Winter S’mores with Homemade Marshmallows and Graham Crackers

I recently spent the weekend with friends in Stowe, VT and had been brainstorming what dish to bring. I brought a cherry chili last year, which came out really good other times I made it, but not so much when you take a non-crockpot recipe and attempt it in one – oops! I wanted to bring something that I knew everyone would like this time. I had Smitten Kitchen’s marshmallow and graham cracker recipes bookmarked and planned on making them at some point, but when do you really feel ambitious enough to make homemade ingredients for s’mores?? It was perfect timing, with a few cold, Vermont nights, a bonfire, and plenty of hungry friends. So the s’mores adventure begins…
Honestly, it wasn’t as hard as I thought it was going to be! I did split it up between two nights, though, mostly because I needed to fit in my little photoshoot. Just try to resist scraping all of the marshmallow gooeyness out of the bowl, as pointed out by Smitten Kitchen, because sooner or later you’re going to be covered in the stuff. On the first night, I made the marshmallows and chilled them, to be cut the next day, and prepared the graham cracker dough. Then, the next night I cut and sugared the marshmallows, and decorated and baked the graham crackers.

And I went crazy taking photos with my new DSLR camera! Up until now, the majority of my photos on here were taken with my iPhone. The image quality is good considering they’re from a phone, but not quite up to par with how I wanted to show my photos to be. So…two nights of baking and crazy photo-taking after full days at work, followed by another day of work. Mid-week tackling of homemade s’mores and photos may not be for the faint of heart…it was slightly exhausting.

There are so many fun variations for the marshmallows that you can do. At the end, you roll them around in powdered sugar, but you could also use cocoa powder, or powdered sugar with toasted coconut flakes (you can find coconut without sugar or other ingredients added), or sprinkles, etc. Just as long as there is some sort of powdery base to cover the marshmallows, you’re good to go! You can also use different flavorings instead of vanilla, such as mint, almond, chocolate, and so on.

SO although marshmallows are far from a healthy dessert, who can really resist s’mores? So I bought some organic powdered, dark brown, and cane sugar to retain as much of sugar’s nutrients as possible, rather than the bleached, refined stuff. Even dark brown sugar sometimes is white, refined sugar with molasses added to it, rather than creating brown sugar without chemically refining, but organic brown does not start out white.There is corn syrup here, but not the high fructose kind.

I’ve included the recipe from Smitten Kitchen, and added a few notes of my own throughout. The marshmallow recipe is adapted from Gourmet, December 1998.

Makes about 96 1-inch cubed marshmallows. (I made about 50, since I wanted them to be big for the s’mores.)

About 1 cup confectioners’ sugar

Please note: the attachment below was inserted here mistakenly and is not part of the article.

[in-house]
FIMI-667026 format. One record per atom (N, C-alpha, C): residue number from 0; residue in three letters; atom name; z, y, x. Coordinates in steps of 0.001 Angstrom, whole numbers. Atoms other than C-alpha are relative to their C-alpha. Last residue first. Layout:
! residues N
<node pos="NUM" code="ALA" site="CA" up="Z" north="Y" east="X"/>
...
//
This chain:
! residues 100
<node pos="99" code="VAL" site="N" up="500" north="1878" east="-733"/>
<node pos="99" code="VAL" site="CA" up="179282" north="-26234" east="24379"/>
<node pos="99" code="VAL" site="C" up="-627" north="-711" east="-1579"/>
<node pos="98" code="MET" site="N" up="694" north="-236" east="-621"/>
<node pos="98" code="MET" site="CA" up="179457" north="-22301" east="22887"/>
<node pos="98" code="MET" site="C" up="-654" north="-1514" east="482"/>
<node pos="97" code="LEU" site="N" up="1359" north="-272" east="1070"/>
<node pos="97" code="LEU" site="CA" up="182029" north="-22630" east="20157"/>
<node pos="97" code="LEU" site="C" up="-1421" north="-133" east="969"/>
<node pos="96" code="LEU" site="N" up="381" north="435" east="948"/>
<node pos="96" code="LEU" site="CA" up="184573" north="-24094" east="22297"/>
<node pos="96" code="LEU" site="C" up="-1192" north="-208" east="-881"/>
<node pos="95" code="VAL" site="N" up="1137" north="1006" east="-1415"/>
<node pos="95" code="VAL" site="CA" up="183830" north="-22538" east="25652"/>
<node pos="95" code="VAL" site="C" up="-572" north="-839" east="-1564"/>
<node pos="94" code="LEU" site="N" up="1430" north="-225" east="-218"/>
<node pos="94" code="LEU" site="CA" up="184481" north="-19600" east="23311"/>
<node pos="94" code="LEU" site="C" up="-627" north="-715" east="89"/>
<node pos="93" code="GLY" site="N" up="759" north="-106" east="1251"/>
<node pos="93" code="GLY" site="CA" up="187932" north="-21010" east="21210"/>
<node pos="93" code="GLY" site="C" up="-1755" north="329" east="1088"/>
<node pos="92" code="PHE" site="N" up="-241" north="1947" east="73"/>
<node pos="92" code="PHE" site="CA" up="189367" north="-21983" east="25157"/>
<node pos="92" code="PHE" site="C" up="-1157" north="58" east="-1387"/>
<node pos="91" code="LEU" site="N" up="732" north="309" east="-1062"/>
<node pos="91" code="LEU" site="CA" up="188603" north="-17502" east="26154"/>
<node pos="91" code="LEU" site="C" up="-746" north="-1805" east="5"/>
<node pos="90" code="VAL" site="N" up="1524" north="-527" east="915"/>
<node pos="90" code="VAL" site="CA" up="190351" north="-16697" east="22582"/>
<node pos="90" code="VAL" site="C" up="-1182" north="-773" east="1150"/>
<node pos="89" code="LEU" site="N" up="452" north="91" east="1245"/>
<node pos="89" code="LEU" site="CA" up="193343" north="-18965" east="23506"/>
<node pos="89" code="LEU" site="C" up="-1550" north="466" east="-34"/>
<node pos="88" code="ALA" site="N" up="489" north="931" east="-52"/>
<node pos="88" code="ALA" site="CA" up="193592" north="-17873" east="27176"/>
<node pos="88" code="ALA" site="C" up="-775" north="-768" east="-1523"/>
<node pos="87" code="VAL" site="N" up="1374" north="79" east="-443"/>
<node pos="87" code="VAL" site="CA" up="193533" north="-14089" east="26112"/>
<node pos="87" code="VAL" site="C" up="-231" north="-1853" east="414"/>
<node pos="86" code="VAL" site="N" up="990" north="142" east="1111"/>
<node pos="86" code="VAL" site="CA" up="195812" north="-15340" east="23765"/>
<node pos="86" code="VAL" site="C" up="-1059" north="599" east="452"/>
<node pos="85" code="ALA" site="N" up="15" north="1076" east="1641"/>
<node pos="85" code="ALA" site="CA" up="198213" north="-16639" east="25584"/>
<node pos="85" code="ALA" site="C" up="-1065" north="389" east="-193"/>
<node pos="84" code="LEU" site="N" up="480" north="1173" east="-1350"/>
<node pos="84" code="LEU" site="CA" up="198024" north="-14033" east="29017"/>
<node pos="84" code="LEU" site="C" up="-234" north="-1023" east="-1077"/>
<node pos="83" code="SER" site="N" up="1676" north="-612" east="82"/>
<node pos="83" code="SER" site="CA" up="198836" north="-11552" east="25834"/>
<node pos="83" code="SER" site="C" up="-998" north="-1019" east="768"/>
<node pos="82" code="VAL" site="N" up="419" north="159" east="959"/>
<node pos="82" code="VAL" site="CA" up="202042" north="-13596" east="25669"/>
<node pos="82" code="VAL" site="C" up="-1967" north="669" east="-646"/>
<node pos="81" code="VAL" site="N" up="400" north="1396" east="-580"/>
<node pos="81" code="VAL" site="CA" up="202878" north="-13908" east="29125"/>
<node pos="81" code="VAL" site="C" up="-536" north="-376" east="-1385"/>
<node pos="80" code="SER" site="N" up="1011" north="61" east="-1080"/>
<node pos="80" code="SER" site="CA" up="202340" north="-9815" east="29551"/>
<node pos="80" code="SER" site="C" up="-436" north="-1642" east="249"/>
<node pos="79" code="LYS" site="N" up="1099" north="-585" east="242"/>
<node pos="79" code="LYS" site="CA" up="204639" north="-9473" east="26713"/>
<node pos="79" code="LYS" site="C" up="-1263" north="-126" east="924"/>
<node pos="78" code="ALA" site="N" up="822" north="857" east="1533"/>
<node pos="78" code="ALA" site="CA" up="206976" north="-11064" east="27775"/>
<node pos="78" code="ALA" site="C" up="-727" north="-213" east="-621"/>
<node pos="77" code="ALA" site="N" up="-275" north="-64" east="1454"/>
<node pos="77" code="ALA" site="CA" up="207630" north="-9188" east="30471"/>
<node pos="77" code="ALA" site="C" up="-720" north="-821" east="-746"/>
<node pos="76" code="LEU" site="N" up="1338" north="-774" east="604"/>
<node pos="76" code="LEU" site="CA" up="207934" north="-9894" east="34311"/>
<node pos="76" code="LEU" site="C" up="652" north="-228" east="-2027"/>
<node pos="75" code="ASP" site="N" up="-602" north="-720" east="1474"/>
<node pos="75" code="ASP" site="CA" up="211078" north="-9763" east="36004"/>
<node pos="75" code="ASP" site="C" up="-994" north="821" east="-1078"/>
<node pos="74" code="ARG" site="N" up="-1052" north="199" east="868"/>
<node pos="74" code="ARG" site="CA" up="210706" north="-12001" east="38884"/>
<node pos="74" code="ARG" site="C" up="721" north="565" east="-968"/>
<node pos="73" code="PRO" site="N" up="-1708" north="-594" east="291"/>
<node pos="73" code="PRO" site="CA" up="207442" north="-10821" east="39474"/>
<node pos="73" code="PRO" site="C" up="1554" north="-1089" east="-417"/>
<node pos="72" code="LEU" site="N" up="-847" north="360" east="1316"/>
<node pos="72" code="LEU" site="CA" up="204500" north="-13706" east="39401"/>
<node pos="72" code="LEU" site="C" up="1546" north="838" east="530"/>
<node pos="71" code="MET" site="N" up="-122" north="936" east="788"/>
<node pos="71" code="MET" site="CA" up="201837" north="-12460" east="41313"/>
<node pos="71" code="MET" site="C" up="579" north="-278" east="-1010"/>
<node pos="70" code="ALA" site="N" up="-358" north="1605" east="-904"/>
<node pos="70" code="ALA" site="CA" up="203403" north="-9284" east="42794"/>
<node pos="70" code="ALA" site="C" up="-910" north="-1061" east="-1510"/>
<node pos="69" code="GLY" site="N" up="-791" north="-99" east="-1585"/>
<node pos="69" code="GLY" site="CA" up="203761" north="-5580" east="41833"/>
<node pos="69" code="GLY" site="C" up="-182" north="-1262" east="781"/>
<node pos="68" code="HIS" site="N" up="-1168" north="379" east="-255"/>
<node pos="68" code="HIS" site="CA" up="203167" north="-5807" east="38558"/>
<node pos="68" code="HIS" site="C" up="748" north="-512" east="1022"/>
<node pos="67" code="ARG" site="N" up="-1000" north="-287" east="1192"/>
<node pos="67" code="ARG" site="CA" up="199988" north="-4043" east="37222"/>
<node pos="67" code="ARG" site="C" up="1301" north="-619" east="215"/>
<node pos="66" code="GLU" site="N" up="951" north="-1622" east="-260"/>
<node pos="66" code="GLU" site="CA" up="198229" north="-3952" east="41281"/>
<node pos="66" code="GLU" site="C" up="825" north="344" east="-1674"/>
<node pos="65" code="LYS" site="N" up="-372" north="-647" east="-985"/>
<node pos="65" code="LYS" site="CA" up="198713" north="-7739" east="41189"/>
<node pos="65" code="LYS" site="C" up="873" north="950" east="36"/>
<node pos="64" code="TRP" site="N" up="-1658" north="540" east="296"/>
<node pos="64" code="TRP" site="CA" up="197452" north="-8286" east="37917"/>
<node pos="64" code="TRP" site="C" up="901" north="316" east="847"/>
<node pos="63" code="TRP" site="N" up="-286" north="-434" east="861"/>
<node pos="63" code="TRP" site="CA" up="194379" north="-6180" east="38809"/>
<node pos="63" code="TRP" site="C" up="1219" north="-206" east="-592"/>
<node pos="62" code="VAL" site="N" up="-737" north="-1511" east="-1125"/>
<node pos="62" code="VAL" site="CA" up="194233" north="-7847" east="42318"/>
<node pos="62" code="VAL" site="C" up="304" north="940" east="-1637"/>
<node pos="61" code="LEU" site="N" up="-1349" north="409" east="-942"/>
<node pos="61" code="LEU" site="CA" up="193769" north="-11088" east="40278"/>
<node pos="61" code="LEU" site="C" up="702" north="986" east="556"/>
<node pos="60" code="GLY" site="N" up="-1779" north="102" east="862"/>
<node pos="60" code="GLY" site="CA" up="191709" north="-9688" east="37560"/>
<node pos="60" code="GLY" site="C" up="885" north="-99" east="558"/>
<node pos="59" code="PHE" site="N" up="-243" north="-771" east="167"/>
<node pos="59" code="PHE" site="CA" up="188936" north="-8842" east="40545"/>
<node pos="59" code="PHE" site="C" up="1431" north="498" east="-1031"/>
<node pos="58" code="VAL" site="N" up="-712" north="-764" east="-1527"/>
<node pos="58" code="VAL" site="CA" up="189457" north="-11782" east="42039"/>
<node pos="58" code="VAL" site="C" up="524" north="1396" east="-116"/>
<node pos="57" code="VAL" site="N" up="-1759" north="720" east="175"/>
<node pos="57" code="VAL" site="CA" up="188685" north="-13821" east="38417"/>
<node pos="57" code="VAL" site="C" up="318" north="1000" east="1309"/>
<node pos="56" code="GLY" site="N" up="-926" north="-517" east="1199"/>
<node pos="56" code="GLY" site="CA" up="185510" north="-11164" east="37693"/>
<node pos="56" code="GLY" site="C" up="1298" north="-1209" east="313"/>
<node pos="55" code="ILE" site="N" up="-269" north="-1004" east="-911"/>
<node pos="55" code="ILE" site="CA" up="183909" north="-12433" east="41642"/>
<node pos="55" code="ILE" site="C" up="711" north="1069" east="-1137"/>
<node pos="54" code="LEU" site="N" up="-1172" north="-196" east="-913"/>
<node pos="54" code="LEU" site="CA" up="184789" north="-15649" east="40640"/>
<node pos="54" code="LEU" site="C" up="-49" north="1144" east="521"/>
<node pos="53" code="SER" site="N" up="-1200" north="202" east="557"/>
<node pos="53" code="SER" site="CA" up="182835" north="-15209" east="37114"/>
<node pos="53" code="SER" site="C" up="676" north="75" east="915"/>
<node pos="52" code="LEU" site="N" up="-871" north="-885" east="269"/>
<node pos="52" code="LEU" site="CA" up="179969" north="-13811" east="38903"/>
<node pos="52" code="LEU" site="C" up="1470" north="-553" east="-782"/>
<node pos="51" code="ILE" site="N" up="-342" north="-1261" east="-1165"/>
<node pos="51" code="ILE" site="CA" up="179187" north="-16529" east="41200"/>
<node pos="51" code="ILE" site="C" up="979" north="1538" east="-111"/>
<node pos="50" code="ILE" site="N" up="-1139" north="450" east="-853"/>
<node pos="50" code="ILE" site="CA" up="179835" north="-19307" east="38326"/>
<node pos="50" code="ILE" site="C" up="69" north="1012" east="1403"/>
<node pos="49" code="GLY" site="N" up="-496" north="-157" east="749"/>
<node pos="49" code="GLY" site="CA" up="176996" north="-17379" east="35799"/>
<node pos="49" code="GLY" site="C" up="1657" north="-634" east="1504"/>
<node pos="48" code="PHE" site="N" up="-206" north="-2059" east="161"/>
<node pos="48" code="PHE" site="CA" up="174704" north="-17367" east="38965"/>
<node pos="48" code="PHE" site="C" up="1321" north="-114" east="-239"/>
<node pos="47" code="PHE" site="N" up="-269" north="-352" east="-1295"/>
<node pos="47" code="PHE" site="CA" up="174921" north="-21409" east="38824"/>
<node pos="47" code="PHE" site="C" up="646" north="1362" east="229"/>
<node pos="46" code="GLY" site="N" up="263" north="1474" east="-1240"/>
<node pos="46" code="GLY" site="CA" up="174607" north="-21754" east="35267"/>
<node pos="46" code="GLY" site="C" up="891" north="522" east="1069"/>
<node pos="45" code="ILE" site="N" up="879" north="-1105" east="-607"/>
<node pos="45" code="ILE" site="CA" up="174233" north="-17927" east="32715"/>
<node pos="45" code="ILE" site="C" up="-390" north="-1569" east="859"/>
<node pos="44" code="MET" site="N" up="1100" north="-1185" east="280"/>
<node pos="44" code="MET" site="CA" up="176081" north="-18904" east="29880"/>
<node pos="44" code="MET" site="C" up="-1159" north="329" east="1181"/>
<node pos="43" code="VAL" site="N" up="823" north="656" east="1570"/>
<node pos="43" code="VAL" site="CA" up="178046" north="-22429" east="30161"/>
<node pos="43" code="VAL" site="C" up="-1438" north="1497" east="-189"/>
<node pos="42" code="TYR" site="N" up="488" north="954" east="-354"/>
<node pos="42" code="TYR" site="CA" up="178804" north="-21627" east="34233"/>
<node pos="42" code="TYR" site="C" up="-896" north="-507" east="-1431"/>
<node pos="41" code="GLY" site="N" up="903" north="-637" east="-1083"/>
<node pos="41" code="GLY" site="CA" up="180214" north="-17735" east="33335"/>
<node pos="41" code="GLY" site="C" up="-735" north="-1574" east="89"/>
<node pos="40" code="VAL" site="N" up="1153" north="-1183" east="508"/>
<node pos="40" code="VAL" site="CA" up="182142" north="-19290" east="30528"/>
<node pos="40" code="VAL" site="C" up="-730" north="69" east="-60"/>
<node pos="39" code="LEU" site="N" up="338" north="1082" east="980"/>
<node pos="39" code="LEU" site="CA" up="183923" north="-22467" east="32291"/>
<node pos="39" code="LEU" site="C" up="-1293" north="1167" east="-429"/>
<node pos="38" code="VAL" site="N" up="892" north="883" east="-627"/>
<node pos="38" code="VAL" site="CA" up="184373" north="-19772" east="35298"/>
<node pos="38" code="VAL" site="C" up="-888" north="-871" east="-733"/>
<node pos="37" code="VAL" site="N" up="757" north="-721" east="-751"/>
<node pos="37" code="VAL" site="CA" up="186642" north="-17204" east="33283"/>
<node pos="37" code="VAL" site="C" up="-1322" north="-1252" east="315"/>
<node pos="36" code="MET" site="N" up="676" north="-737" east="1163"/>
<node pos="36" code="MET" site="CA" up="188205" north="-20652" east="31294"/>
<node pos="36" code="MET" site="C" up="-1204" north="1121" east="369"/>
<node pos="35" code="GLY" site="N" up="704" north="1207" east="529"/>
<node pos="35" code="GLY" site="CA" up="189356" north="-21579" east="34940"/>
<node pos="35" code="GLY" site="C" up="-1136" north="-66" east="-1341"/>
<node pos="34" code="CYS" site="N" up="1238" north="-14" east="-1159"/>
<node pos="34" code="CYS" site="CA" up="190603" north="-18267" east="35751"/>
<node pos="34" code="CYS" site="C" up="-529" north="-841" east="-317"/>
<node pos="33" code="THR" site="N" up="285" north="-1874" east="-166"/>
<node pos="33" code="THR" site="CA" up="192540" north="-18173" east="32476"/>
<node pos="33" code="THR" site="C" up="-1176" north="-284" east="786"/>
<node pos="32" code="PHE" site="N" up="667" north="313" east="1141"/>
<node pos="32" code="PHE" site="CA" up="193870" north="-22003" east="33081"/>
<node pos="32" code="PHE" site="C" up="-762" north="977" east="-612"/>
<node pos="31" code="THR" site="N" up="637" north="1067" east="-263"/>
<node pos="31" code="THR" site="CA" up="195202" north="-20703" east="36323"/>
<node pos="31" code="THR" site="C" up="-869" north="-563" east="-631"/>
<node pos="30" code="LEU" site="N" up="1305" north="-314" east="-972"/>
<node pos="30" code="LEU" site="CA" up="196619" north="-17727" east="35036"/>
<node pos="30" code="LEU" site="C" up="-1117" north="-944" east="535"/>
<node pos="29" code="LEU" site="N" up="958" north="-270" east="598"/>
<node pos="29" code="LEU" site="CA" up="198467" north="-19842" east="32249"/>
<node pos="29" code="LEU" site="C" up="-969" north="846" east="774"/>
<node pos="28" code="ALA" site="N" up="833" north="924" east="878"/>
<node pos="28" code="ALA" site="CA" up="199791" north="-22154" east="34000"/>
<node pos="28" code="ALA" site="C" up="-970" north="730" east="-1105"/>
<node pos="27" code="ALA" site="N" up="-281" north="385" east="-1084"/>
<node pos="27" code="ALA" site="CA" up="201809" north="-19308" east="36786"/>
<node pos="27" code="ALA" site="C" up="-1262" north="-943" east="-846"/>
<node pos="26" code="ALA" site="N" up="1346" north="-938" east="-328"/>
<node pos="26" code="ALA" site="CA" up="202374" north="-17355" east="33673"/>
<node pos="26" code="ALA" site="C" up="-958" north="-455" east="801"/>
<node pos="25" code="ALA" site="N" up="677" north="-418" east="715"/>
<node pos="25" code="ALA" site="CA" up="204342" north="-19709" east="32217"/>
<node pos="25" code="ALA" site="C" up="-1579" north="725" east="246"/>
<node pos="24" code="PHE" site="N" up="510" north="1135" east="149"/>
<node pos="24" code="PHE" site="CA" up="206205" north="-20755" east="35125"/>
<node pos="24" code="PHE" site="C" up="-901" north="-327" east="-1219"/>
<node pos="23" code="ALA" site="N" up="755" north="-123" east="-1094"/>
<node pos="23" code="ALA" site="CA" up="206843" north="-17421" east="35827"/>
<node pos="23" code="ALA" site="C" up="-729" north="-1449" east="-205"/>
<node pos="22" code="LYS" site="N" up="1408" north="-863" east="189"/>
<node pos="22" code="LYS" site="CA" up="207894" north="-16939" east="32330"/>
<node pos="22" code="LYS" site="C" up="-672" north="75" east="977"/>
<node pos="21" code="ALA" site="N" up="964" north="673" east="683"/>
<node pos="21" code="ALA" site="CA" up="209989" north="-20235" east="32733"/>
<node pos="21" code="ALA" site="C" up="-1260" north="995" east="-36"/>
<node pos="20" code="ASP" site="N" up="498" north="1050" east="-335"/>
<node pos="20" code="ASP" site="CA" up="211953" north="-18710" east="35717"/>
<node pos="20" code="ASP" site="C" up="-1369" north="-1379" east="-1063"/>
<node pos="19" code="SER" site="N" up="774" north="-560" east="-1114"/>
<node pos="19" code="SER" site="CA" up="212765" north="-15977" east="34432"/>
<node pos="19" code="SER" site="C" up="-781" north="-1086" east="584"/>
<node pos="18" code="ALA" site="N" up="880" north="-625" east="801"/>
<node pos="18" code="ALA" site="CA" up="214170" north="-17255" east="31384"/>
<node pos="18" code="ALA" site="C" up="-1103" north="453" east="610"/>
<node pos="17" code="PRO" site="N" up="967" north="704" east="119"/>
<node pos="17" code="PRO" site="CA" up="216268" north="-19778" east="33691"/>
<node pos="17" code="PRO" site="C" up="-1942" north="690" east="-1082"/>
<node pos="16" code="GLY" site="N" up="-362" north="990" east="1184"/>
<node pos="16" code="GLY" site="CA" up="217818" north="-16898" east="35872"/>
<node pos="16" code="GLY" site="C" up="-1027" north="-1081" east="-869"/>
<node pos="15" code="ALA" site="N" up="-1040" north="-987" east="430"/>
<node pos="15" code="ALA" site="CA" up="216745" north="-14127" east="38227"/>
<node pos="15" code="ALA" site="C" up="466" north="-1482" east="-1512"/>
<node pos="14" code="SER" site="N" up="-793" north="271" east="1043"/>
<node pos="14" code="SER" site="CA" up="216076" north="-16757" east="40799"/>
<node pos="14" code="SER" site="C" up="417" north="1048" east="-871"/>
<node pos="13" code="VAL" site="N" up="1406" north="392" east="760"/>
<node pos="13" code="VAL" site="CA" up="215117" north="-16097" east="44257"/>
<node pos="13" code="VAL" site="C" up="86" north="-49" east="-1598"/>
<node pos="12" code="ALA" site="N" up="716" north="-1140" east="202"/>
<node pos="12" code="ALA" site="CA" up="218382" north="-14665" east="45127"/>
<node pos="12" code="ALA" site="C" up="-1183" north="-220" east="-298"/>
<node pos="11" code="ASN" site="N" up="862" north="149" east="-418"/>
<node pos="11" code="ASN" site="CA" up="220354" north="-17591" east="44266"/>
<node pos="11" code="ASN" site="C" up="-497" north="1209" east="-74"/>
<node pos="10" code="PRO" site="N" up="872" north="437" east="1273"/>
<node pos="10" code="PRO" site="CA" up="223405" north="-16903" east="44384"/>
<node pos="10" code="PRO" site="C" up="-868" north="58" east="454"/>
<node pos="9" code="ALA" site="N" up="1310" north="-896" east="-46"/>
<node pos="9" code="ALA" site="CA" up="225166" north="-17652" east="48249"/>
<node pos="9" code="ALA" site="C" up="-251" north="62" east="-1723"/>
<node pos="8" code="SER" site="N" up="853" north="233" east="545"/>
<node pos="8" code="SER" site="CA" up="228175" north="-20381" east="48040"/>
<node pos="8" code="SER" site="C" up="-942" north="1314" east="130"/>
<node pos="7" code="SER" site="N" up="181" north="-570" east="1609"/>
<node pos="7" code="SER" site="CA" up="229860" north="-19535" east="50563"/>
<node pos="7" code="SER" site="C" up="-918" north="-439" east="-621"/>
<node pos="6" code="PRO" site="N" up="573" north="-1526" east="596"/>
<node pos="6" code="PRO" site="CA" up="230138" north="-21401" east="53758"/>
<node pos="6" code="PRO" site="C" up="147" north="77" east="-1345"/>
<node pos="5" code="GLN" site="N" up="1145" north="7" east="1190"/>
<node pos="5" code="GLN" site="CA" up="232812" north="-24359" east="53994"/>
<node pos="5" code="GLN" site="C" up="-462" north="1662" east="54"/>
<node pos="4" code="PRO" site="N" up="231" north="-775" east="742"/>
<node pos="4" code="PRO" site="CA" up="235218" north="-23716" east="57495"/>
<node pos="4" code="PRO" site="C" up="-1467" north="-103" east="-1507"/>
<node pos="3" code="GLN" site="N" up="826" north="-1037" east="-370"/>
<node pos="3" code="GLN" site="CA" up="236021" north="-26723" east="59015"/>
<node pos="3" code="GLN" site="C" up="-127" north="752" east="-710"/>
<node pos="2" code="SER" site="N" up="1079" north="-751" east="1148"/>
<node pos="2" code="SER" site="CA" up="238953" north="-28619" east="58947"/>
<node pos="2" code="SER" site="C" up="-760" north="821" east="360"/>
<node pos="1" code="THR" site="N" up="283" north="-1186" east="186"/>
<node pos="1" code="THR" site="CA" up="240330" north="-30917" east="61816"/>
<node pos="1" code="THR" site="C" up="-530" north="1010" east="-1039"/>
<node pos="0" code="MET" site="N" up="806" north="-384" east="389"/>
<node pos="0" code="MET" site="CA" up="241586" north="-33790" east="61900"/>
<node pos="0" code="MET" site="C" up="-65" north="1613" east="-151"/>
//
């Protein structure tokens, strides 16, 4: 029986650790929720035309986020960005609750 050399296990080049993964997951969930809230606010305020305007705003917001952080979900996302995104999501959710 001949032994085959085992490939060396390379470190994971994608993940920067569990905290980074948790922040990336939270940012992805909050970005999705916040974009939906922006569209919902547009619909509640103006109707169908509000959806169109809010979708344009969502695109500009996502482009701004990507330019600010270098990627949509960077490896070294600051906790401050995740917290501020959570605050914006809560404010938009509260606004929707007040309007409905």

3 1/2 envelopes (2 tablespoons plus 2 1/2 teaspoons) unflavored gelatin
1 cup cold water, divided
2 cups granulated sugar (used raw, organic sugar)
1/2 cup light corn syrup
1/4 teaspoon salt
2 large egg whites
1 tablespoon vanilla (alternately: 1/2 of a scraped vanilla bean, 2 teaspoons other desired flavoring)

Key tools: 9 x 13 inch pan, candy thermometer, standing or hand-held electric mixer

Oil bottom and sides of a 13- by 9- by 2-inch rectangular metal baking pan and dust bottom and sides with some confectioners’ sugar.

In bowl of a standing electric mixer or in a large bowl sprinkle gelatin over 1/2 cup cold cold water, and let stand to soften.

In a 3-quart heavy saucepan cook granulated sugar, corn syrup, second 1/2 cup of cold water, and salt over low heat, stirring with a wooden spoon, until sugar is dissolved. Increase heat to moderate and boil mixture, without stirring, until a candy or digital thermometer registers 240°F, about 12 minutes. Remove pan from heat and pour sugar mixture over gelatin mixture, stirring until gelatin is dissolved.

With standing or a hand-held electric mixer beat mixture on high speed until white, thick, and nearly tripled in volume, about six minutes if using standing mixer or about 10 minutes or more if using hand-held mixer.

In separate medium bowl with cleaned beaters beat egg whites until they just hold stiff peaks. Beat whites and vanilla (or your choice of flavoring) into sugar mixture until just combined. Pour mixture into baking pan and don’t fret if you don’t get it all out. Sift 1/4 cup confectioners sugar evenly over top. Chill marshmallow, uncovered, until firm, at least three hours, and up to one day.

Run a thin knife around edges of pan and invert pan onto a large cutting board. Lifting up one corner of inverted pan, with fingers loosen marshmallow and ease onto cutting board. With a large knife trim edges of marshmallow and cut marshmallow into roughly one-inch cubes. (An oiled pizza cutter works well here too.) Sift remaining confectioners’ sugar back into your now-empty baking pan, and roll the marshmallows through it, on all six sides, before shaking off the excess and packing them away.